Joseph S. Nye writes in his excellent book Soft Power:
Technological advances have led to a dramatic reduction in the cost of processing and transmitting information. The result is an explosion of information, one that has produced a “paradox of plenty“. Plenty of information leads to scarcity -of attention. When people are overhelmed with the volume of information confronting them, they have difficulty discerning what to focus on. Attention rather than information becomes the scarce resource, and those who can distinguish valuable information from background clutter gain power. Editors and cue givers become more in demand, and this is a source of power for those who can tell us where to focus our attention
Herbert Alexander Simon (Nobel Memorial Prize in Economics) talked about this paradox of plenty on his article Information 101: It’s not what you know, it’s how you know it (This paper was originally presented at the Carnegie Bosch Institute’s “International Conference High Performance Global Corporations,” April 21, 1995, in Boca Raton, Florida, called “Knowledge and the time to attend to It”.)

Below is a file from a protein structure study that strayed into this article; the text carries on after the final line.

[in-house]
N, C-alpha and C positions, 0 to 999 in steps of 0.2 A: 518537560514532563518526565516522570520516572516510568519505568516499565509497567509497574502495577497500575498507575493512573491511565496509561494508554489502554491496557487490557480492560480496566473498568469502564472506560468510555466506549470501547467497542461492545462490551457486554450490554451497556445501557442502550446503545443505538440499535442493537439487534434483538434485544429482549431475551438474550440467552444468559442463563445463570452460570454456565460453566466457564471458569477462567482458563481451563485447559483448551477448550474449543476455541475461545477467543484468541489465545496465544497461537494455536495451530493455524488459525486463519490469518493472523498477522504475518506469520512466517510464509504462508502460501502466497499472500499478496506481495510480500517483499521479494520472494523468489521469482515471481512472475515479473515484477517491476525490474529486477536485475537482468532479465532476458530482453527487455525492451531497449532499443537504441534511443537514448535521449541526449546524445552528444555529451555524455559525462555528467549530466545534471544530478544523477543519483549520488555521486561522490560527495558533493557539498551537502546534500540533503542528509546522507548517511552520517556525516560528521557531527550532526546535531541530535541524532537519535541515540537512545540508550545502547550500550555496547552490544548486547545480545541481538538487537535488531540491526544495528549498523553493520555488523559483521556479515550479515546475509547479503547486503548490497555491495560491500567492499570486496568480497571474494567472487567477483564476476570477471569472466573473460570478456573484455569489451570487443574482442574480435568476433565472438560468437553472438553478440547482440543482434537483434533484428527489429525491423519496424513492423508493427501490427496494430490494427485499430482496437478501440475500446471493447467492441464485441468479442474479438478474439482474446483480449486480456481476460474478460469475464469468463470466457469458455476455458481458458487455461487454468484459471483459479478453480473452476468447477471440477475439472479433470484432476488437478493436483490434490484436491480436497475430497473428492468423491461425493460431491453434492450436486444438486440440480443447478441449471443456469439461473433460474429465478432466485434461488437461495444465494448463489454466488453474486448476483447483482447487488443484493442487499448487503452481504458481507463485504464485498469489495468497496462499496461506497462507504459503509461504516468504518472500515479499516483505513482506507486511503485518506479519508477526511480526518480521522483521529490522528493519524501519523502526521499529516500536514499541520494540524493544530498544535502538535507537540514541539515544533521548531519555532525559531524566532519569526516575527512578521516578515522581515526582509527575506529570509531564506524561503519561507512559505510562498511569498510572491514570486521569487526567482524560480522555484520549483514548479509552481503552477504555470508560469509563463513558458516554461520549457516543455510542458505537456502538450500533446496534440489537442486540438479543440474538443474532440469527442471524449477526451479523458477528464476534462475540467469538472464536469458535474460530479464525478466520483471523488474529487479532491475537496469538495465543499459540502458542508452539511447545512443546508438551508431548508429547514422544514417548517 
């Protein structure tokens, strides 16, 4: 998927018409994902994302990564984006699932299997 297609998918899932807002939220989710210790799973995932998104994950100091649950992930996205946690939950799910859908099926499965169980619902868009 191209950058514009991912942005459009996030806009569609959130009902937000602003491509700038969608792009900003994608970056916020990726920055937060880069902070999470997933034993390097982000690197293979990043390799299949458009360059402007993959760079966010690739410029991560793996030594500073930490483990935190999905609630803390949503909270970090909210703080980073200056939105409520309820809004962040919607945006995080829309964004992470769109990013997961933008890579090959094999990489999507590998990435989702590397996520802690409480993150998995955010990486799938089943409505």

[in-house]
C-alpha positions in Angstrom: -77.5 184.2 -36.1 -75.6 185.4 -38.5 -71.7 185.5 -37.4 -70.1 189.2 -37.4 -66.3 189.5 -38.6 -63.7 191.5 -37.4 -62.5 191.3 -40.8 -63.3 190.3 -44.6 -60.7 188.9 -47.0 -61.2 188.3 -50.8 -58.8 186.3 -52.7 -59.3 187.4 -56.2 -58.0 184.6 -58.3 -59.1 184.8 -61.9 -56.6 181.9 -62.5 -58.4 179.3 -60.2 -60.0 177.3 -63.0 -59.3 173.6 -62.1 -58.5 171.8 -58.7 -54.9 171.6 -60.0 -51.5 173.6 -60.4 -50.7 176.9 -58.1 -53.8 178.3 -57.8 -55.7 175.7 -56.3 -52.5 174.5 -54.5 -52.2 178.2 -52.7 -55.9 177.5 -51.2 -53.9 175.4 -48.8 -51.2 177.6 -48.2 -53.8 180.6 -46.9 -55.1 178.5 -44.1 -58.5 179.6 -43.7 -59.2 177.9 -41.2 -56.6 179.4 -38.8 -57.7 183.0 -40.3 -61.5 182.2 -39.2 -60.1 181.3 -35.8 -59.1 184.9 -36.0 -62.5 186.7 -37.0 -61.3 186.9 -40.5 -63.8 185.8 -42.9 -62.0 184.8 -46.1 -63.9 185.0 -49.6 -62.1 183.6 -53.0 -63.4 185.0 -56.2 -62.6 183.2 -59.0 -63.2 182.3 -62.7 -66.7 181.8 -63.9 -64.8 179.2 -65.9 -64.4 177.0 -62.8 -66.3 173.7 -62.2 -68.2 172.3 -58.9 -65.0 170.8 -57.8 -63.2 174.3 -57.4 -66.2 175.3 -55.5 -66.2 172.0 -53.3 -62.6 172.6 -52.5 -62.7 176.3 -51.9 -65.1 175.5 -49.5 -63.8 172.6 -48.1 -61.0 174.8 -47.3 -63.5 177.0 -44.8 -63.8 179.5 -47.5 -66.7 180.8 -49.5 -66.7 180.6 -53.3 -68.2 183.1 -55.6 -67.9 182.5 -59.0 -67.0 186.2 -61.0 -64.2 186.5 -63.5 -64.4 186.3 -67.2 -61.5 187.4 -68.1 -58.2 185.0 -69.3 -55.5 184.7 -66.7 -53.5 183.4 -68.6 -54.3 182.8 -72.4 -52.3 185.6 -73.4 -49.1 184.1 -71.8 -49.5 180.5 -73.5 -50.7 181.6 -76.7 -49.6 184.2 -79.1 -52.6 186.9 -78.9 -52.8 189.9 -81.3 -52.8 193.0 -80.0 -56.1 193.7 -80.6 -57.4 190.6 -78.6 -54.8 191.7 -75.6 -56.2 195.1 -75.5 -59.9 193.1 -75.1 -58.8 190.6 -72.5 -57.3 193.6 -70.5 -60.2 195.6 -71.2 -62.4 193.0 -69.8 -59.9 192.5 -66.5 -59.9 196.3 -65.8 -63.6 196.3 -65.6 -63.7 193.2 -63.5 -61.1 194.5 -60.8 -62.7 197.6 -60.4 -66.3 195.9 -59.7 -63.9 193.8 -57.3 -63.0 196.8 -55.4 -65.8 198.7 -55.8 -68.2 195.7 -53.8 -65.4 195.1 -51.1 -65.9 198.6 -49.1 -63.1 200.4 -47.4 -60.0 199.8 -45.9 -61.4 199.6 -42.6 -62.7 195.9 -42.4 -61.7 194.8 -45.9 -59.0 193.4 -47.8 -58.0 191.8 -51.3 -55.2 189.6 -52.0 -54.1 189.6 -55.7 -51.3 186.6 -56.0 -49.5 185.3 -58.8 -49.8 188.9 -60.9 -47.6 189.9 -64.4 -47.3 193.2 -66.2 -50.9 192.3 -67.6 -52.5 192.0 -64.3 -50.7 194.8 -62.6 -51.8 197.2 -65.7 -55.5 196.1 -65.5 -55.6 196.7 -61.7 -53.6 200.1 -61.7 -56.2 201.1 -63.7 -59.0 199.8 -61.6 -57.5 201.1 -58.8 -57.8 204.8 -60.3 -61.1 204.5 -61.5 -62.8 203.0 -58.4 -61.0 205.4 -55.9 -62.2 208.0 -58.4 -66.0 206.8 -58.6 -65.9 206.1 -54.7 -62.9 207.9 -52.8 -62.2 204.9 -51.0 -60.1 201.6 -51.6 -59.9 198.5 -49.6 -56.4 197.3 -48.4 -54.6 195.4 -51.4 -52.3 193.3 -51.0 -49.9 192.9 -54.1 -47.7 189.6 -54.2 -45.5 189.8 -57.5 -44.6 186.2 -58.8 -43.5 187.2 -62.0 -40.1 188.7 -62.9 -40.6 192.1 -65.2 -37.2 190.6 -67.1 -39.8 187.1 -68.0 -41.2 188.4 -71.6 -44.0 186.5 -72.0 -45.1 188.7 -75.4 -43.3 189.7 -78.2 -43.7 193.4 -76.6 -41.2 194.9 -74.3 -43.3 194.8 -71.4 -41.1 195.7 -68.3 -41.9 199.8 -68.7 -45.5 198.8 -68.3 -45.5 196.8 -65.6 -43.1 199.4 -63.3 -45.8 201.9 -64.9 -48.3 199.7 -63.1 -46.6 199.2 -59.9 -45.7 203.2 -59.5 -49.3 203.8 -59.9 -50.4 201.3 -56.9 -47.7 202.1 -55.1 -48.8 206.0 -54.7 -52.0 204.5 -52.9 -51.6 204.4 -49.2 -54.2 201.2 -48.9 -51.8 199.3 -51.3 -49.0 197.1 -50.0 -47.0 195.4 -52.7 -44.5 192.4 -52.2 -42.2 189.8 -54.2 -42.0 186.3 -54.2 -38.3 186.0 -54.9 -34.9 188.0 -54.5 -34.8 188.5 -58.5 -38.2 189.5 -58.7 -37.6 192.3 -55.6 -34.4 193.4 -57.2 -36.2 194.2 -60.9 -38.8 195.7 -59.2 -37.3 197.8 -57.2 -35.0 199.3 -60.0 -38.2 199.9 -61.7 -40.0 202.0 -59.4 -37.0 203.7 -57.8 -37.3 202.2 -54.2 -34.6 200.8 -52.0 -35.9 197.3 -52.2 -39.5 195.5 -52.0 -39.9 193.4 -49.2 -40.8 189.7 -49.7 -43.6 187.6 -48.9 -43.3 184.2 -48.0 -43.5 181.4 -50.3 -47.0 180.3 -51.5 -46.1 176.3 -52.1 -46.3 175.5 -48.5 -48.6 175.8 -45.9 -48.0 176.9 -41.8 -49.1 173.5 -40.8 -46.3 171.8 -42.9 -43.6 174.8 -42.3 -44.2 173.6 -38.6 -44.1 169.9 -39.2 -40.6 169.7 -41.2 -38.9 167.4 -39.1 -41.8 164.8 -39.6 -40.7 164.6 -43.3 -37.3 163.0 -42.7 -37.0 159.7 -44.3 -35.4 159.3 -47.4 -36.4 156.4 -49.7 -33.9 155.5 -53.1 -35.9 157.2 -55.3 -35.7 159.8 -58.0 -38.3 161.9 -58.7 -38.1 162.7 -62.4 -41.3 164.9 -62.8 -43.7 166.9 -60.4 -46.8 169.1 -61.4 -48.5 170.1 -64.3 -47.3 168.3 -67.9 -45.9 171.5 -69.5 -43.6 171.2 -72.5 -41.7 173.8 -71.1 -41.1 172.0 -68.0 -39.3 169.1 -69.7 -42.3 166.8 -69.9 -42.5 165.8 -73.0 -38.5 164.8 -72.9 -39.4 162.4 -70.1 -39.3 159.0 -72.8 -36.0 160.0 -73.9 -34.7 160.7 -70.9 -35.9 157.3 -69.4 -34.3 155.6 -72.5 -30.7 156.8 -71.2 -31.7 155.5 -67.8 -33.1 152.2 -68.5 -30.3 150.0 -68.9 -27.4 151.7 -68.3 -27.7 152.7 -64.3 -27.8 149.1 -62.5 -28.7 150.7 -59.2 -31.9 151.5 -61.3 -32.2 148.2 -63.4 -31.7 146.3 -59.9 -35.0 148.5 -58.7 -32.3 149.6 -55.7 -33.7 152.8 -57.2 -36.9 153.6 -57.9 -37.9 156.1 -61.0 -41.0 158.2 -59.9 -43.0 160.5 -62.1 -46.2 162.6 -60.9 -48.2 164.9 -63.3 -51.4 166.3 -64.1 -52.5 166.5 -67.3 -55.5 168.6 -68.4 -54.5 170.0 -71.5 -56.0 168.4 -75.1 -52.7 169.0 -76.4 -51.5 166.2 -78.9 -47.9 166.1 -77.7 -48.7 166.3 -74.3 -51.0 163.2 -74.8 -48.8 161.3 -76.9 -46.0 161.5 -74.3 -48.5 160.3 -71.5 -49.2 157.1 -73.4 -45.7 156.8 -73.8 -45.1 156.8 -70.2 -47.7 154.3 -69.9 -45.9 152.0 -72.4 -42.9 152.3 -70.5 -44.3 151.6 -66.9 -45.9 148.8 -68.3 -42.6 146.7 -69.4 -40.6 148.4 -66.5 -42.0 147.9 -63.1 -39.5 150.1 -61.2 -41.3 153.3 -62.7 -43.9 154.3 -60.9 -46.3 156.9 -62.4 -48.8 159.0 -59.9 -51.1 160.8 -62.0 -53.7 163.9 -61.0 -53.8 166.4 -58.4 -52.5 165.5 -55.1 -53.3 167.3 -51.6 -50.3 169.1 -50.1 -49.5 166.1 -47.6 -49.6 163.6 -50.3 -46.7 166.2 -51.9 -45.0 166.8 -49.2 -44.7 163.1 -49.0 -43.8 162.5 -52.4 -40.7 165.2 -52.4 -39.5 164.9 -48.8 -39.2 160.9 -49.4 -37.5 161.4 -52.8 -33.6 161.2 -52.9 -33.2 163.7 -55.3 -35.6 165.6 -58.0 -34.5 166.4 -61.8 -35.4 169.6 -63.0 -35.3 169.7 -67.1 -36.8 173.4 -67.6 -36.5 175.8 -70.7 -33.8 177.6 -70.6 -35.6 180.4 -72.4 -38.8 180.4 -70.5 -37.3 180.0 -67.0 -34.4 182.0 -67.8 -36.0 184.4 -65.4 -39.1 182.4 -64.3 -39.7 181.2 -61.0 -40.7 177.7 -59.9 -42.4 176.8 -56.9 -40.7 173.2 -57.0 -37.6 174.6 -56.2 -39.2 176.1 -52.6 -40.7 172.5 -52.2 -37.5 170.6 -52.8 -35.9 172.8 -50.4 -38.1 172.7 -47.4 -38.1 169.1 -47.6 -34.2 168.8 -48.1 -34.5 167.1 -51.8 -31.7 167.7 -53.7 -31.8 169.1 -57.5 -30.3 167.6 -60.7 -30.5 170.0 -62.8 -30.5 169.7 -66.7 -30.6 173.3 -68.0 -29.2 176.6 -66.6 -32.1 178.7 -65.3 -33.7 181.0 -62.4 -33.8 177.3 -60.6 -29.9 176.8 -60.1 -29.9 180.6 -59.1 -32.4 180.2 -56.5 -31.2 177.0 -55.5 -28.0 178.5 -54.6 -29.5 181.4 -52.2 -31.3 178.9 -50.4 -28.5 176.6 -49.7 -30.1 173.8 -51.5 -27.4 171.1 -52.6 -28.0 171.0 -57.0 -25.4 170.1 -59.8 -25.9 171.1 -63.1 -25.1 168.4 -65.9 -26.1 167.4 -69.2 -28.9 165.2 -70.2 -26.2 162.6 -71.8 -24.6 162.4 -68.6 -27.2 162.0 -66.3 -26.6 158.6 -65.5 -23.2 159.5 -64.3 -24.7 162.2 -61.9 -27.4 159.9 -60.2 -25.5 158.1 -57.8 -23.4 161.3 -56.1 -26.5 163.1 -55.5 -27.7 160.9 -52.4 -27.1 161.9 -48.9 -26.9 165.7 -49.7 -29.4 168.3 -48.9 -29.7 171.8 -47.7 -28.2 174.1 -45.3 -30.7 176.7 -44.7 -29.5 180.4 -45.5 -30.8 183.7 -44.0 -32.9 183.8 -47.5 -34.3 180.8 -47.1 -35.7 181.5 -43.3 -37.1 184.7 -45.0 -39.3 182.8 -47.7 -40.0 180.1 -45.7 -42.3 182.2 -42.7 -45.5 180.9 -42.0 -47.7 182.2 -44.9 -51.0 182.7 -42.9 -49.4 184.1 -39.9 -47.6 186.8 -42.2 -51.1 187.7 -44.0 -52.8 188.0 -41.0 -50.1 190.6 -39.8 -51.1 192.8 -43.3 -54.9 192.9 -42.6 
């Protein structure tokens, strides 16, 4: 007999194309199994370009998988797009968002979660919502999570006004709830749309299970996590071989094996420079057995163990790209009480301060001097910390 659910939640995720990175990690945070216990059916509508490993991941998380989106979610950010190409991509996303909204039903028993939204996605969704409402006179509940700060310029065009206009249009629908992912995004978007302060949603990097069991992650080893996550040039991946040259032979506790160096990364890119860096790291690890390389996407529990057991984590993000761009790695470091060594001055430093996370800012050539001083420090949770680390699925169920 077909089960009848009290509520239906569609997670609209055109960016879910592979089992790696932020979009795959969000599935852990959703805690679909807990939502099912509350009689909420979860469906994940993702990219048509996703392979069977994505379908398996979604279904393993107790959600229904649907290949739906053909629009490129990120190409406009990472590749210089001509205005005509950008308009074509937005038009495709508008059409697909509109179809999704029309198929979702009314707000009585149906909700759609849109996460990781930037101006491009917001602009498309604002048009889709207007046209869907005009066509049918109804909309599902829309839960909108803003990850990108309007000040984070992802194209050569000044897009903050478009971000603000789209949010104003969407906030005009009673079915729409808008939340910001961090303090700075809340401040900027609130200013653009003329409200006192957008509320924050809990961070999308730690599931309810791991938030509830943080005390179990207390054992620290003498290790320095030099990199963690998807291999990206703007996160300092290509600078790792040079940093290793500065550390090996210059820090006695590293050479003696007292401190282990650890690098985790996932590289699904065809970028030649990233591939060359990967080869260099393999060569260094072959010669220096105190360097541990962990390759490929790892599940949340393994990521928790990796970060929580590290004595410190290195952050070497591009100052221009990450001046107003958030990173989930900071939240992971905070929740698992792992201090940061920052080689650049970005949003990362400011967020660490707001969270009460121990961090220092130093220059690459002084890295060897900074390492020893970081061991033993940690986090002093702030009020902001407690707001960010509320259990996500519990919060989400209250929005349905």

Attention is key and advertising is one of the business models based on capturing attention and monetizing it. Kevin Kelly (Senior Maverick at Wired magazine. He helped launch Wired in 1993) writes in his blog, Where Attention Flows, Money Follows. This concept is further elaborated by Gerd Leonhard on his presentation The End of Control and the Future of Content (the slide set can be downloaded from slideshare).
Freemium is mentioned as well.